Here is another type of treehopper in the Buffalo treehopper group. This one may be Hadrophallus bubalus (no common name, although something like triceratops treehopper seems appropriate). This is another new species for the yard. As a by-product of their feeding on copious quantities of plant sap, treehoppers often secrete a sugary substance called honeydew, which can serve as a food source for bees, wasps, and ants. You can see this one was accompanied by an ant. Ants often provide protection from predators in exchange for the honeydew.
A head-on view of the above treehopper. Interestingly, treehoppers communicate with one another by vibrating the stems and leaves of their host plants creating sounds too high-pitched for the human ear.
It seems as though spikiness is a thing in the yard right now. Here is a Spiny-backed Orbweaver, Gasteracantha cancriformis. This one is feeding on a large black ant. The rigid spines are believed to help protect them from predators like birds. This one was about 10mm across and is a female. Like many spider species, the males are smaller than females, in this case much smaller (only 2 – 3mm).
There has been an emergence in the yard of these flying tigers this week. This is a robber fly known as the False Bee-killer, Promaschus bastardii. I’m guessing the scientific name was coined by a bee ecologist. Every year, about this time, I see several of these large (a little over an inch long) robber flies snagging flying insects out of the air. Their loud buzzing is a give-away as they fly off when I am walking through the yard. I saw two this day, each with a species of bee (this one, a Honeybee, the other had a native bee of some sort).

Though the far reaches of the universe have been in the news a lot recently because of the amazing images from the James Webb Space Telescope, I continue to see aliens right outside my front door. Take a look and I think you will be amazed at what you can find as well.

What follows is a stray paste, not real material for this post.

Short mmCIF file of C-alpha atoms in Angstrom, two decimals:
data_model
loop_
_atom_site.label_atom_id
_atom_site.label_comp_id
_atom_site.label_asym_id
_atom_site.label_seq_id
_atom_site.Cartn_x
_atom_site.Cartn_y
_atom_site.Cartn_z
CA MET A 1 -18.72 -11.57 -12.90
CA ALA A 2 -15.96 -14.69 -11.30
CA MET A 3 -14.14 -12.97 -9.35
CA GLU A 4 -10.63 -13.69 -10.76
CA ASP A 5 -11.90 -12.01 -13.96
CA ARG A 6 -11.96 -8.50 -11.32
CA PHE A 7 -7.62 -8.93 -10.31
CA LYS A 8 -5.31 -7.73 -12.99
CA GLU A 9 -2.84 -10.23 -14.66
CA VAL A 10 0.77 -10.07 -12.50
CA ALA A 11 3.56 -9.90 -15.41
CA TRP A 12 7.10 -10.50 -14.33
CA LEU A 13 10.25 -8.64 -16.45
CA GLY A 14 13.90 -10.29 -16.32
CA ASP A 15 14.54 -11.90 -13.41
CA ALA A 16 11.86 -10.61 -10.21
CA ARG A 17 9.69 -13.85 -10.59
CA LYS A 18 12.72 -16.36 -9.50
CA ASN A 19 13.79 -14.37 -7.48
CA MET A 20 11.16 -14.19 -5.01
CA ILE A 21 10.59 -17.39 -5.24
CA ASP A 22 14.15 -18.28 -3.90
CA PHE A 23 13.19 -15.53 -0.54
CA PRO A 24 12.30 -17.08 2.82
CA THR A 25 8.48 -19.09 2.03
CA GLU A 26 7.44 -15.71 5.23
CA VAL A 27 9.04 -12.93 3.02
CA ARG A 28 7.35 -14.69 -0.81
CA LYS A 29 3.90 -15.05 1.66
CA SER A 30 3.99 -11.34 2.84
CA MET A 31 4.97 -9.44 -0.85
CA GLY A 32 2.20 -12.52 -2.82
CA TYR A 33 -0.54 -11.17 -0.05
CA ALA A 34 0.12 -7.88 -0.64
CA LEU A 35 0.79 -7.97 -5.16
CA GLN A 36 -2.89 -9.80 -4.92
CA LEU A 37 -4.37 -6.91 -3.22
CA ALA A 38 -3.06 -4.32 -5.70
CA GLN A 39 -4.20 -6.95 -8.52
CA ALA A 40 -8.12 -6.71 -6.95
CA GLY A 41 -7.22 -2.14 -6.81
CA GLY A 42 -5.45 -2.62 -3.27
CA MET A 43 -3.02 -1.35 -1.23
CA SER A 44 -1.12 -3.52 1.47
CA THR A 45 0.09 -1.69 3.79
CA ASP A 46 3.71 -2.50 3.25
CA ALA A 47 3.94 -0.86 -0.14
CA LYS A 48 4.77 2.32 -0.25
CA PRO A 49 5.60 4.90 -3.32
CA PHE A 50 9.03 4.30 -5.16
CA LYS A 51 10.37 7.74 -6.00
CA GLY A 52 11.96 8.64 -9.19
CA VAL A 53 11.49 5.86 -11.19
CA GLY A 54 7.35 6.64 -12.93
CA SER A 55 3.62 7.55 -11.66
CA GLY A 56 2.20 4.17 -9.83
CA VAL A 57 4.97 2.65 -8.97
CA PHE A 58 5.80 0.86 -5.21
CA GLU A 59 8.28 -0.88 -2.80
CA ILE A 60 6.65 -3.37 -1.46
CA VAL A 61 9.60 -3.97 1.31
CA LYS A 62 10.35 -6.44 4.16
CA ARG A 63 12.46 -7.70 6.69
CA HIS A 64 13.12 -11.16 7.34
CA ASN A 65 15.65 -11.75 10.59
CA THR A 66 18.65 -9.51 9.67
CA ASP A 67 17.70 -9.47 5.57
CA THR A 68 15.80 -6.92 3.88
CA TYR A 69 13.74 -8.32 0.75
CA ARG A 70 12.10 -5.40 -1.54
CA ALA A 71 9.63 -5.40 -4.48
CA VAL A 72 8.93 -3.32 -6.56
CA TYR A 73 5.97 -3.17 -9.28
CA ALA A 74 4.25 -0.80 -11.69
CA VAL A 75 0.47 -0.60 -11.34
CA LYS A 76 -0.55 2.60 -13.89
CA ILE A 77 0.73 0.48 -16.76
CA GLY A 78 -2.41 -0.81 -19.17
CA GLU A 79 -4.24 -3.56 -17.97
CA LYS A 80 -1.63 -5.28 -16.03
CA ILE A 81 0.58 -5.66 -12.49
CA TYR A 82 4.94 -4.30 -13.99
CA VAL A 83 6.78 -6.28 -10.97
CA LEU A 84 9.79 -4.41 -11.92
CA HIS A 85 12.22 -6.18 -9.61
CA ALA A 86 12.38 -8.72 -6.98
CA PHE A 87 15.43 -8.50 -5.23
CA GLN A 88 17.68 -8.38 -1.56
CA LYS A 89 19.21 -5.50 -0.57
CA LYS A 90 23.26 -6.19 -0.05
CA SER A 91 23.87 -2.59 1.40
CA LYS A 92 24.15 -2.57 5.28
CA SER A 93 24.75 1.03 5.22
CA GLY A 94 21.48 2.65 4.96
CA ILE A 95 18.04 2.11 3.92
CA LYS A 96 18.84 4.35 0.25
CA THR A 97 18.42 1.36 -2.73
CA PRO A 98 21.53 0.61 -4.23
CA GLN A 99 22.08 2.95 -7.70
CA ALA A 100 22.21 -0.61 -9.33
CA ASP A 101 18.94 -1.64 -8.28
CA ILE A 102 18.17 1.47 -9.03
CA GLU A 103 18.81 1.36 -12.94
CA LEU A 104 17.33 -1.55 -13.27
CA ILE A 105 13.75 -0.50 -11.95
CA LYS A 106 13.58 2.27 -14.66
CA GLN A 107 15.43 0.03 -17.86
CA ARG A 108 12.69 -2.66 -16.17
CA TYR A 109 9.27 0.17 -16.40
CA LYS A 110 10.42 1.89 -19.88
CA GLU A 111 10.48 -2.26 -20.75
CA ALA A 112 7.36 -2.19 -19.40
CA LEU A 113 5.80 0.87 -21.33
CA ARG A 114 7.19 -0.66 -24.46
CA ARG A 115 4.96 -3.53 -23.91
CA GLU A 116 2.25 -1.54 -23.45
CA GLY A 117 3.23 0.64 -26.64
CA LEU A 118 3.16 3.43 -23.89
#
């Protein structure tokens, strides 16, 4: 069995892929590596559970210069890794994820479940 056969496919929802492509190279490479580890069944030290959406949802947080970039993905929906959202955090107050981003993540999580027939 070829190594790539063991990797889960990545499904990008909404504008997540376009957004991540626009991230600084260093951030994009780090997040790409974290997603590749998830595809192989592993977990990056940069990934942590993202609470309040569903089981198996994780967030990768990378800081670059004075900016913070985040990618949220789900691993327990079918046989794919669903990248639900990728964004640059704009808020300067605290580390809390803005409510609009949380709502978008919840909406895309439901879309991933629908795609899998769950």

Flash Mob

What makes photography an strange invention is that its primary raw materials are light and time.

~John Berger

My macro light has been giving me trouble for a while now and we finally put in an order for a new one last year. It has been on backorder ever since. I started looking at reviews online and found another option at about a third of the price of the one I was replacing and decided to take the plunge and bought a Godox MF12 twin flash and wireless trigger. It is definitely fancier and seemingly has some advantages, but it is a bit more complicated and I am still learning how to use it after a couple of days. It does great during the daytime, but I am having some trouble with night photography (when you really need a flash) but I am pretty sure it is user error and I hope to conquer that soon. In the meantime, I’m afraid you may be subjected to a slew of pics of bugs here in the yard and the woods for a bit (my apologies to the squeamish amongst you that prefer flower pics….you know who I am talking about). Next step is to create some diffusion to soften the harsh light a bit. Here is a sampler of some macro subjects from the past couple of days.

One of our striking day-time moths, the Ailanthus Webworm Moth, (Atteva aurea) on Queen Anne’s Lace (Daucus carota) – click on photos to enlarge
Chestnut Carpenter Ant, Camponotus castaneus. This large (up to 10mm) ant is found throughout our woods nesting in rotting logs or under rocks.
One of my favorite insects, a nymph of the Red-headed Bush Cricket (aka Handsome Trig), Phyllopalpus pulchellus.
This beetle-like cricket has large palps (finger-like mouthparts) that are usually in motion as it explores a leaf surface in search of food.
Two-striped Planthopper nymph, Acanalonia bivittata. Adults are green (occasionally pink) with dark stripes along the top edge of the wings. On the back end of this nymph you can see some of the waxy filaments produced by an abdominal gland to supposedly help protect them from predators. Adults and nymphs pierce plant stems and suck up the sap.
Northern Flatid Planthopper, Flatormenis proxima. I love the venation in the wings of this common species.
One of the most abundant insects in our yard, the beautiful (and tiny) Red-banded Leafhopper, Graphocephala coccinea.
Yellow-striped Leafhopper, Sibovia occatoria, a species I rarely see here in the yard jungle. This little beauty is about the size of a small grain of rice.
Red aphids, Uroleucon sp., on the stem of a Green-headed coneflower, Rudbeckia laciniata. There are aphids predators on the prowl as well. The black-colored aphid has been parasitized (most likely by a tiny wasp parasitoid) and has died with the wasp larva or pupa inside. But what about those other things?
What I believe is a Syrphid fly (Hover Fly) larvae eating a Red Aphid
This morning along our walkway – a Spotted Orbweaver (Neoscona crucifera) with prey (I think it is a type of May Beetle, Phyllophaga sp.)

Flower Fireworks

Against a dark sky, all flowers look like fireworks.

~Gilbert K. Chesterton